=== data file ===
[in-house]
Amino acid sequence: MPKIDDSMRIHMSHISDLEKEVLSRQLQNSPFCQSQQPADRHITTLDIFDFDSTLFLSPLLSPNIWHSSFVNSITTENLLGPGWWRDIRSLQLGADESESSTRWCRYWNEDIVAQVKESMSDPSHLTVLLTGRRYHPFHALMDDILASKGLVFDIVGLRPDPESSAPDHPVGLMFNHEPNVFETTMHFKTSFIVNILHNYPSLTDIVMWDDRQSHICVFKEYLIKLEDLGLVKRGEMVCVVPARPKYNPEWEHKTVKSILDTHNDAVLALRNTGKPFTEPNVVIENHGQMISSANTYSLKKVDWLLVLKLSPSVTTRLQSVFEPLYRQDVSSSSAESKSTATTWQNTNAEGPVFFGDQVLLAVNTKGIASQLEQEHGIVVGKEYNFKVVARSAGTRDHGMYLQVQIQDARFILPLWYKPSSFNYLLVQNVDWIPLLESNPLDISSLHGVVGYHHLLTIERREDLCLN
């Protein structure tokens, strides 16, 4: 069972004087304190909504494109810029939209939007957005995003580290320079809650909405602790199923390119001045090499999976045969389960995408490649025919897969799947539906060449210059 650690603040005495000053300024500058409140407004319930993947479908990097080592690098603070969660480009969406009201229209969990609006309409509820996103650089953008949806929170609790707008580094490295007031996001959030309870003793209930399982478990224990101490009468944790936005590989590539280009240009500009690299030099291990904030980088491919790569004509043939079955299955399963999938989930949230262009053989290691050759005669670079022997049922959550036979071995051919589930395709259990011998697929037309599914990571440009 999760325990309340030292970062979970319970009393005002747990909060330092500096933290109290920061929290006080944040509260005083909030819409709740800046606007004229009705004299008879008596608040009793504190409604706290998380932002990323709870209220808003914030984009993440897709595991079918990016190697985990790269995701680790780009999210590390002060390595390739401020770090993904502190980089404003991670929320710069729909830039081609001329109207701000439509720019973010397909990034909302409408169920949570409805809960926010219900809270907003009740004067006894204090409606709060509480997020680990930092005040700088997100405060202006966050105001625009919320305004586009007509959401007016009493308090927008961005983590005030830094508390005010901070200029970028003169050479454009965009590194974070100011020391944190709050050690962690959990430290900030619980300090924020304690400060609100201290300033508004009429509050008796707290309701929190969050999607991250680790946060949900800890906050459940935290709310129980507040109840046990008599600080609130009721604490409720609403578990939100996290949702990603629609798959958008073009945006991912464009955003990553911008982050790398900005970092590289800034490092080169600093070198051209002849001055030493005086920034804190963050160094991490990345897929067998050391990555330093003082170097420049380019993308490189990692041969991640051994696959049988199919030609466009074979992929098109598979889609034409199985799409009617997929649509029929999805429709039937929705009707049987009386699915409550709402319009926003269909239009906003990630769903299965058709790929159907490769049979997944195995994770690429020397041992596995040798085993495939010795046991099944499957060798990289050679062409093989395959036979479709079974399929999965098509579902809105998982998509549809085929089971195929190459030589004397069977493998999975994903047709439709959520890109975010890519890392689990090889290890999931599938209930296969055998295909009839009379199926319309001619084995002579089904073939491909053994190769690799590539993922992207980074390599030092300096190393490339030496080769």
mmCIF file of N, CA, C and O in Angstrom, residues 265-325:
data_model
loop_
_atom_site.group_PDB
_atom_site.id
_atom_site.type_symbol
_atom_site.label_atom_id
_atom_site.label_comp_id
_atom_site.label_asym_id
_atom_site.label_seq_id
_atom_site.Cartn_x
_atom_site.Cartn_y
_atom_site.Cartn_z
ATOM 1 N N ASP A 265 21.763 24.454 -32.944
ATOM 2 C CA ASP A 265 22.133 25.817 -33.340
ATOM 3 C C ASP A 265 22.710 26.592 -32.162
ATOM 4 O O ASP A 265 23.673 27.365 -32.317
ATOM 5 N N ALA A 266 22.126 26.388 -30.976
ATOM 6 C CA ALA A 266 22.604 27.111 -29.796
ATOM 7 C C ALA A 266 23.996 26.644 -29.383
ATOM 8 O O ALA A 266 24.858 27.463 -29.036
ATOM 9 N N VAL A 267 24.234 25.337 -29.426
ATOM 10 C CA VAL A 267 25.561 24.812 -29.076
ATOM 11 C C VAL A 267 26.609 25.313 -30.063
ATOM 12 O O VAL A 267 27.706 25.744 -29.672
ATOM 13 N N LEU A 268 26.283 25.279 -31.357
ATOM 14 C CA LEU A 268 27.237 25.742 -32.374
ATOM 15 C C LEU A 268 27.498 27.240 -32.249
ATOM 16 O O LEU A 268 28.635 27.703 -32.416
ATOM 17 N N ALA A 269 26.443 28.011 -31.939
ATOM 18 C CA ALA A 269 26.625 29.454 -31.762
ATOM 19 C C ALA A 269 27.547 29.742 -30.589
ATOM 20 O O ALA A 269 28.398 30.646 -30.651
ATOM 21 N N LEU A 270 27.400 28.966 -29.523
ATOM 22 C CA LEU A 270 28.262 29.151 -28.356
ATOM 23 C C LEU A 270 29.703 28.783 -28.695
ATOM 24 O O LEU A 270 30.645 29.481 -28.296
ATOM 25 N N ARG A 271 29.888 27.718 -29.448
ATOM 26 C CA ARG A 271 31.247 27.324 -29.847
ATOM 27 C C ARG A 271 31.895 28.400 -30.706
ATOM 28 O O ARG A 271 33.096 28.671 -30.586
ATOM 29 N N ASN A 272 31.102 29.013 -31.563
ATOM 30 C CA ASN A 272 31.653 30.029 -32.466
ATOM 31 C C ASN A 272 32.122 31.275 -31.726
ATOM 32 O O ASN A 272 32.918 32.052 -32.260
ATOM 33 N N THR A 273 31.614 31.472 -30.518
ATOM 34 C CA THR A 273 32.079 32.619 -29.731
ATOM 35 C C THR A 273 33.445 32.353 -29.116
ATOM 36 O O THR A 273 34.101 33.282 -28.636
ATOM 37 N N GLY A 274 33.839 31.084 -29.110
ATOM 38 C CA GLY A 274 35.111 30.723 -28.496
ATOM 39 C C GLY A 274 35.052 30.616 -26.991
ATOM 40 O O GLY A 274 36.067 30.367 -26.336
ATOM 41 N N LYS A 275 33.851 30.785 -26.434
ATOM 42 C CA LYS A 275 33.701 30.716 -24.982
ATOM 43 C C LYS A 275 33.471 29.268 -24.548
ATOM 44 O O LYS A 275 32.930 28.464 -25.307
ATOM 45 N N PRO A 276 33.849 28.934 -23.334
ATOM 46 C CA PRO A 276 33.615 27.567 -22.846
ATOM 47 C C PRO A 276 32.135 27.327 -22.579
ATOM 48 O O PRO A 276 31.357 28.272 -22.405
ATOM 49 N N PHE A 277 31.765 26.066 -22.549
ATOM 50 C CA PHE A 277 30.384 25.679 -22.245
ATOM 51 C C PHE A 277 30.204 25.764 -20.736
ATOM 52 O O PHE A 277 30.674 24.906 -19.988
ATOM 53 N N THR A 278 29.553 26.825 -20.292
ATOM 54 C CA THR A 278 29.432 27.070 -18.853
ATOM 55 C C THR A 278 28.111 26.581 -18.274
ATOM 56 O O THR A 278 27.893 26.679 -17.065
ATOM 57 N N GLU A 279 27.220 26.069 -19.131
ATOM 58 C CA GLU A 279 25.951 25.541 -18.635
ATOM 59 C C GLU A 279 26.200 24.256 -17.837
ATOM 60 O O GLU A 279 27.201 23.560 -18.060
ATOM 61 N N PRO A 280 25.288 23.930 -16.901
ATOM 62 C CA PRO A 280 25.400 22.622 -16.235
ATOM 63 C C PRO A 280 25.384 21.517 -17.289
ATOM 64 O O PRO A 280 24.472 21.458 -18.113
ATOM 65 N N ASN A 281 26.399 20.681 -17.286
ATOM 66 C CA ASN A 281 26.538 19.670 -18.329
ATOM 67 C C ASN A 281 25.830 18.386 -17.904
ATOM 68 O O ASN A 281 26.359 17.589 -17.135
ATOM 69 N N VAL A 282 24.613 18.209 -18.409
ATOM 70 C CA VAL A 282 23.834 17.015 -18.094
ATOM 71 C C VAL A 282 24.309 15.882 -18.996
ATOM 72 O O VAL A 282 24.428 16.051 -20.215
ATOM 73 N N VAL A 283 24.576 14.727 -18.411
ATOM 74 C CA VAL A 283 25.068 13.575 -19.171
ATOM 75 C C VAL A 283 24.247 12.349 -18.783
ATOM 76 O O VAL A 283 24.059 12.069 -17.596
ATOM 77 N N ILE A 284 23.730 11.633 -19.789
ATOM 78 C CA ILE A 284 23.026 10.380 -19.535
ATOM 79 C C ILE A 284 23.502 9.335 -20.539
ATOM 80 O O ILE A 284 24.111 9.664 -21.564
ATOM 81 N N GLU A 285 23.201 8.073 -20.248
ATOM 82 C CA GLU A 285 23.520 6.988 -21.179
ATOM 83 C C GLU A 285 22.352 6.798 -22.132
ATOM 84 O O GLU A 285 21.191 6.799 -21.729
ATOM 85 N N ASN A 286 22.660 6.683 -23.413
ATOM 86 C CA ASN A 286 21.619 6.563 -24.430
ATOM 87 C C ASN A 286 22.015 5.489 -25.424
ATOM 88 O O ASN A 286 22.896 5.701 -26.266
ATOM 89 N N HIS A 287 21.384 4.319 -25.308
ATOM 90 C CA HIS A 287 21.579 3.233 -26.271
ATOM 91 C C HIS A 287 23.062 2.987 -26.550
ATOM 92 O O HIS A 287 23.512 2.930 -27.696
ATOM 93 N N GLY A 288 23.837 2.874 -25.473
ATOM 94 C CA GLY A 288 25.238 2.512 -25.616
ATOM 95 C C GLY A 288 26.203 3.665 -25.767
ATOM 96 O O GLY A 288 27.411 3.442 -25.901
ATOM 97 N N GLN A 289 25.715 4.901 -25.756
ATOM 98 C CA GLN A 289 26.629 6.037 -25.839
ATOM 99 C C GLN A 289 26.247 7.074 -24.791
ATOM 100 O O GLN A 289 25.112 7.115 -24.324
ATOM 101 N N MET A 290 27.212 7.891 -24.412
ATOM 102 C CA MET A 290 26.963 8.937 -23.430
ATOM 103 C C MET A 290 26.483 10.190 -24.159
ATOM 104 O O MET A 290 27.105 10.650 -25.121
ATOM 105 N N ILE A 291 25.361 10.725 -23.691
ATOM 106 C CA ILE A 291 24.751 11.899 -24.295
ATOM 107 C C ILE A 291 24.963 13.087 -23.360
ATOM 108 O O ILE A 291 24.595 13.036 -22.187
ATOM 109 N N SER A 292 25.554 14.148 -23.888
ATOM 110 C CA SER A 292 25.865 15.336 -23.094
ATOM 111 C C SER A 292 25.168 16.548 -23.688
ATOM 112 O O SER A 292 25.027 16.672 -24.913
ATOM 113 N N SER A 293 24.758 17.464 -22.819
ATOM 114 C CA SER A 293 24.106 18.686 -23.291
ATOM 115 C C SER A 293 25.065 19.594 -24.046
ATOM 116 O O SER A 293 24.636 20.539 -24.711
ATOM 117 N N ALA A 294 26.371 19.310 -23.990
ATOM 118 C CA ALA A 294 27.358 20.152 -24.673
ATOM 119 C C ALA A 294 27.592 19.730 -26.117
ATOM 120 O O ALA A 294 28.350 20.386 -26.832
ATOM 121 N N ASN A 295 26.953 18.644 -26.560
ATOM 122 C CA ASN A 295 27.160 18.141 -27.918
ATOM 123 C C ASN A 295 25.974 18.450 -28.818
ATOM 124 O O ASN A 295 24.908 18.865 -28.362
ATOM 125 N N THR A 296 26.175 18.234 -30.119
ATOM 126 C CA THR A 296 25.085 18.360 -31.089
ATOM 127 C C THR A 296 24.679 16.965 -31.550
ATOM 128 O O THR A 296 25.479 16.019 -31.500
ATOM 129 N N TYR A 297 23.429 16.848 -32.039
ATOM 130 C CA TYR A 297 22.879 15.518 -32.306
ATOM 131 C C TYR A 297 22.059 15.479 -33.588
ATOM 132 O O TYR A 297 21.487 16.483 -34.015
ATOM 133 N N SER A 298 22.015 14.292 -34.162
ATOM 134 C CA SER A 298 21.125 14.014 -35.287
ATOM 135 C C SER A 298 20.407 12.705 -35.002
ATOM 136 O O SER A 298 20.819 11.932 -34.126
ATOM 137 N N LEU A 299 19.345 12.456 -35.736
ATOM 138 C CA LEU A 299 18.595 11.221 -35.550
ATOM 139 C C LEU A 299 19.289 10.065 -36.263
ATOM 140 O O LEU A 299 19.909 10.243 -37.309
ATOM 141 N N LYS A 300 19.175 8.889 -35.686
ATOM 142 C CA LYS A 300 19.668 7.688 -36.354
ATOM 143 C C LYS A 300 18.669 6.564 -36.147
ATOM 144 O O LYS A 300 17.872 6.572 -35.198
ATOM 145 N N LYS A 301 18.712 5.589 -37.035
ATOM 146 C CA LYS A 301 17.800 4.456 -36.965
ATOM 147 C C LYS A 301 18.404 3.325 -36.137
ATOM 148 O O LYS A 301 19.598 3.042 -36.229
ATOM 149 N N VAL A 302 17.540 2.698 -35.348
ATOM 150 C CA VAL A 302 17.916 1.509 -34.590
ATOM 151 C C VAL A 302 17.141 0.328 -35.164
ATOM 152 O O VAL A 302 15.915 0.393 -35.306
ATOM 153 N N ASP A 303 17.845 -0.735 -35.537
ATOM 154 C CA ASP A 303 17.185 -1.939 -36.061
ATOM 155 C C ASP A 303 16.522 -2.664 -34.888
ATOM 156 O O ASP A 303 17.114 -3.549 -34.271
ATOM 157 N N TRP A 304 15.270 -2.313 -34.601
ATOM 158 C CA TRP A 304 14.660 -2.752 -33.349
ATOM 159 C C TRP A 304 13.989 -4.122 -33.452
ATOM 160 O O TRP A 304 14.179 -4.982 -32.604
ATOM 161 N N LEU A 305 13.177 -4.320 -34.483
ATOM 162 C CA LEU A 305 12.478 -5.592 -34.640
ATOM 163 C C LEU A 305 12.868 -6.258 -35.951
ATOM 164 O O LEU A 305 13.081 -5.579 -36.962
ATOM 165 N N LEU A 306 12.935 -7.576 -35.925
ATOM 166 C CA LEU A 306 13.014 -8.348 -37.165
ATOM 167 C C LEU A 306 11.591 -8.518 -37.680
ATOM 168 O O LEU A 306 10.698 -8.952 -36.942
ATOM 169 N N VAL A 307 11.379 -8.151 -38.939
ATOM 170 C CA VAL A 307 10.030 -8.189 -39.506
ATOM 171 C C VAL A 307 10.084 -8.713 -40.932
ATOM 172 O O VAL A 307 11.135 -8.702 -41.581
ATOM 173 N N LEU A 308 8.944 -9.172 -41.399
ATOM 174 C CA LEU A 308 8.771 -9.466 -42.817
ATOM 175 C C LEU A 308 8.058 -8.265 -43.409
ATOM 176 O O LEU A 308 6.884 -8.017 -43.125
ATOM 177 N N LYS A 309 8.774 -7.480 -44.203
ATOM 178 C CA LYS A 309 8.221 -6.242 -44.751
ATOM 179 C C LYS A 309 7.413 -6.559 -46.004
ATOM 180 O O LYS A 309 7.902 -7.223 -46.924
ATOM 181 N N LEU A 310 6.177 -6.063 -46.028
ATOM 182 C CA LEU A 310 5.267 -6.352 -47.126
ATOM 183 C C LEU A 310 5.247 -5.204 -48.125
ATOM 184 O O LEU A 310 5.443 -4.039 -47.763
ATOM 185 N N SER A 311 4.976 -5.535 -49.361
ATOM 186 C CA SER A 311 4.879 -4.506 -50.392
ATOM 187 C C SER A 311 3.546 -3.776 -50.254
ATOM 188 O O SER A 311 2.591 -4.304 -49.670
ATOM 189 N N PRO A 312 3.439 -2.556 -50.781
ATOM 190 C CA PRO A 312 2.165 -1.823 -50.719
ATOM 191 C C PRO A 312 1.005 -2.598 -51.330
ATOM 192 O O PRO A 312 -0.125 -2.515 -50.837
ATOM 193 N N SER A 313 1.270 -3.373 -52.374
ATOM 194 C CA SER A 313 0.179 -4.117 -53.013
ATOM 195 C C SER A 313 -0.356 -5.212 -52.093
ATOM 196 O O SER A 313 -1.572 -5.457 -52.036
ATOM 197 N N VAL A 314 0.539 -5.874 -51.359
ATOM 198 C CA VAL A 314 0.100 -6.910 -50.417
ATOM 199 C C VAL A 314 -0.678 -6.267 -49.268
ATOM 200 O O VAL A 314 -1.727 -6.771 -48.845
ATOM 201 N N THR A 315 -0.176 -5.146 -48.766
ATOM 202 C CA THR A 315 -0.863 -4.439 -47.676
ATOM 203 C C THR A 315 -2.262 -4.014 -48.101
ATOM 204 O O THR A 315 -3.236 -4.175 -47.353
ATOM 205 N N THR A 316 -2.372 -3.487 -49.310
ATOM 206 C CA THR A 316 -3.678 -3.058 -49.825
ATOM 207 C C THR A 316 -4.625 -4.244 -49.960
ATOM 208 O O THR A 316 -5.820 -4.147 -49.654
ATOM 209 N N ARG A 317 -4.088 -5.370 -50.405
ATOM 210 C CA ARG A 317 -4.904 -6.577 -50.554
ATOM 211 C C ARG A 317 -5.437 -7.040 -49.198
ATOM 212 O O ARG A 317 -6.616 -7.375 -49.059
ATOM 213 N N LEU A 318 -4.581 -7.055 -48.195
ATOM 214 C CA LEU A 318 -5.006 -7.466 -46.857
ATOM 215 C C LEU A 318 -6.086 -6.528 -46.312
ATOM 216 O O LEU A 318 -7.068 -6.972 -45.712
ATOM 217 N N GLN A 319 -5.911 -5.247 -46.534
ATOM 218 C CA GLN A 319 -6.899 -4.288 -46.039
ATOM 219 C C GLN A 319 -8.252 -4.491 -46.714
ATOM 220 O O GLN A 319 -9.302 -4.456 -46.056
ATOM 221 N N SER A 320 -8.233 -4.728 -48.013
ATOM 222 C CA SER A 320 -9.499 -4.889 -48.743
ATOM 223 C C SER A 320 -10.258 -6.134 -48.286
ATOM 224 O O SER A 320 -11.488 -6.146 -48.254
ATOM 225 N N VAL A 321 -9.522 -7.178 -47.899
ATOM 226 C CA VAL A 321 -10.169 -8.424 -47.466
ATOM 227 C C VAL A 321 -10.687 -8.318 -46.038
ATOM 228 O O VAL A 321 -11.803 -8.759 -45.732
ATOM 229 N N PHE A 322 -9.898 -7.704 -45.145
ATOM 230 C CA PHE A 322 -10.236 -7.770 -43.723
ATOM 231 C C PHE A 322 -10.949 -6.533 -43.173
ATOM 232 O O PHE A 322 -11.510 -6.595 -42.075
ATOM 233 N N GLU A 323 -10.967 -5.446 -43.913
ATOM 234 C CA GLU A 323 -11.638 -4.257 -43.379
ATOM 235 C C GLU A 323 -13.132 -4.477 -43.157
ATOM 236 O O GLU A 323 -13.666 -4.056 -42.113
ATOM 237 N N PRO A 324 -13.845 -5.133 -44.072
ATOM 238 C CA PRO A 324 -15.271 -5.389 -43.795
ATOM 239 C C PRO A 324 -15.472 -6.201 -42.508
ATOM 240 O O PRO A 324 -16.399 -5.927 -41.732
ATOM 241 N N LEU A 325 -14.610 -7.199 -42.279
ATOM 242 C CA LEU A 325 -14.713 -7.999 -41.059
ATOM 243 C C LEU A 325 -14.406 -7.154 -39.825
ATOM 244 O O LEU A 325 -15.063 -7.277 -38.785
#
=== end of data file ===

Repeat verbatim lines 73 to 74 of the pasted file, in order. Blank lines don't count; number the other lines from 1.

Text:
ATOM 57 N N GLU A 279 27.220 26.069 -19.131
ATOM 58 C CA GLU A 279 25.951 25.541 -18.635